For information on which towns have recreational shellfishing programs, and how to get a permit, please see the CT Sea Grant 2012 Guide to Recreational Shellfishing Along the Coast of CT.
How much rain does it take for a CSO discharge to occur?
It varies among CSO locations, depending on how the system was designed and built. Some locations will have CSO discharges during a moderate storm, while other locations will only overflow during the heavier and longer storms.
 
How long does water stay impacted after a rain event?
After rain stops, it can take up to 48 hours (2 days) for the water near the CSO to return to baseline conditions.  During this time, the bacteria die off and the currents dilute the germs and chemicals in the water.

Are CSOs the only potential source of pollution to our receiving water bodies?
No.  There are two general types of pollution sources to surface water bodies: point sources and non-point sources.
 
Point Sources
Point sources are discrete pipes that discharge directly to water.  There are several different types of water discharge permits that the Department of Energy and Environmental Protection issues:
 
DEEPís Bureau of Materials Management and Compliance Assurance, Water Permitting and Enforcement Division administers a permit program to regulate discharges to waters of the state, including all surface waters, ground waters and Publicly Owned Treatment Works (POTW) (i.e., wastewater treatment plants) to protect water quality.
 
DEEP uses both individual and general permits to regulate discharge activities.  Individual permits are issued directly to an applicant, general permits are issued to authorize similar minor activities by one or more applicants.  Authorization of an activity under a general permit is governed by that general permit.
 
DEEP issues discharge permits in three major categories. While the process for each is similar, specific application requirements may vary:
  • The Surface Water Discharge Permit Program, also known as the National Pollutant Discharge Elimination System (NPDES) under federal law, regulates discharges into surface waters. 
  • The Ground Water Discharge Permit Program regulates discharges to ground water from any source, including but not limited to large septic systems, agricultural waste management systems, and all waste landfills. 
  • The Pre-treatment Permit Program regulates discharges to a sewage treatment plant through municipal sanitary sewer systems, or through combined storm and sanitary sewer systems.
Examples of permitted but treated discharges to rivers or the Long Island Sound include: municipal wastewater treatment plant effluent, permitted industrial wastewater discharge, and CSOs.
 
Non-Point Sources
A variety of activities that take place throughout Connecticutís landscapes have the potential to pollute Connecticutís waters.  That diffuse pollution is called nonpoint source, which means it comes from many different points of origin.
 
Pollution sources, such as failing septic systems, pet and other animal waste, drainage from outdoor washing activities, or stormwater running off of roofs and pavement often contribute pollutants to the runoff that may end up in surface waters.
 
If pollutants from these nonpoint sources are in high enough concentrations or flows, the surface waters may become impaired. Pollutant levels, or loadings, from many nonpoint sources are closely linked to rainfall, snowmelt or other weather conditions which cause stormwater runoff.  In Connecticut stormwater runoff from urban areas and construction activities are two of the most significant categories of nonpoint source pollution.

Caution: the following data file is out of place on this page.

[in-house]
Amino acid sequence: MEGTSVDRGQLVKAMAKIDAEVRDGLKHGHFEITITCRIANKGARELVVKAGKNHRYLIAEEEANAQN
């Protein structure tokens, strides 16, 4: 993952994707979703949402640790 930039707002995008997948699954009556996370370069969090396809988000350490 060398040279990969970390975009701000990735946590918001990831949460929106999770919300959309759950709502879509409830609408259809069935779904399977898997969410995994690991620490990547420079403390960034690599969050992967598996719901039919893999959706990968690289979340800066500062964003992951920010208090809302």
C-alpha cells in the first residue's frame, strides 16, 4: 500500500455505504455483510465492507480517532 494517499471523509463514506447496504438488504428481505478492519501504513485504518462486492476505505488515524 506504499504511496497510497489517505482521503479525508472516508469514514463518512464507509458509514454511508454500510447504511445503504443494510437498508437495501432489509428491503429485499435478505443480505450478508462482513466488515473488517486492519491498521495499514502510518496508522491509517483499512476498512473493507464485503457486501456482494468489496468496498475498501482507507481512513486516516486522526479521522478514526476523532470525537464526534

DEEP's Nonpoint Source Pollution webpages provide more information on nonpoint source pollution.
 
What can I do to keep local water safe and clean?
Remember that what goes down drains may go into lakes, streams, or the Long Island Sound. We can all help keep the water clean by keeping paints, oils, and pesticides out of storm drains, fixing leaks from vehicles, and taking cars to a commercial car wash, where the water is often recycled before going to the treatment plant.
  • If you wash your own car:  Wash it with biodegradable soap over grass or gravel, use a bucket and a hose nozzle to limit the amount of soap and water used, and only the outside of the car, not the engine.
  • If you have roof leaders or a sump pump connected to the sewer system:  Disconnect them from the sewer system and redirect the flow to your lawn or a rain garden.
  • If you use fertilizers on your lawn or garden:  Follow the instructions on the packaging regarding when and how much fertilizer to apply, and how to store fertilizers until you need them
  • If you have a septic system:  Keep it properly maintained.  Septic systems typically need to be pumped every 3 to 5 years depending upon system size and usage.  Donít dump toxic chemicals or pharmaceuticals down the drain.  For more information on septic system maintenance, contact your local health department.
Low impact development (LID) is an alternative way of developing land and managing stormwater that is aimed at minimizing the impacts of urbanization on natural habitats and hydrology.  LID accomplishes this by controlling runoff close to the point of generation and retaining more water on the site where it falls, rather than funneling it into pipes that drain into local waterways. 
 
DEEP has developed Low Impact Development outreach materials for municipalities including a series of Brochures for Municipalities and homeowners who wish to learn more about implementing innovative stormwater controls and Low Impact Development.  These brochures can be printed on legal size paper, double sided in color, and quad-folded for distribution.
 
Save the Sound has created a new website which also contains information on Low Impact Development, which is sometimes referred to as Green Infrastructure

 
Content last updated May 30, 2013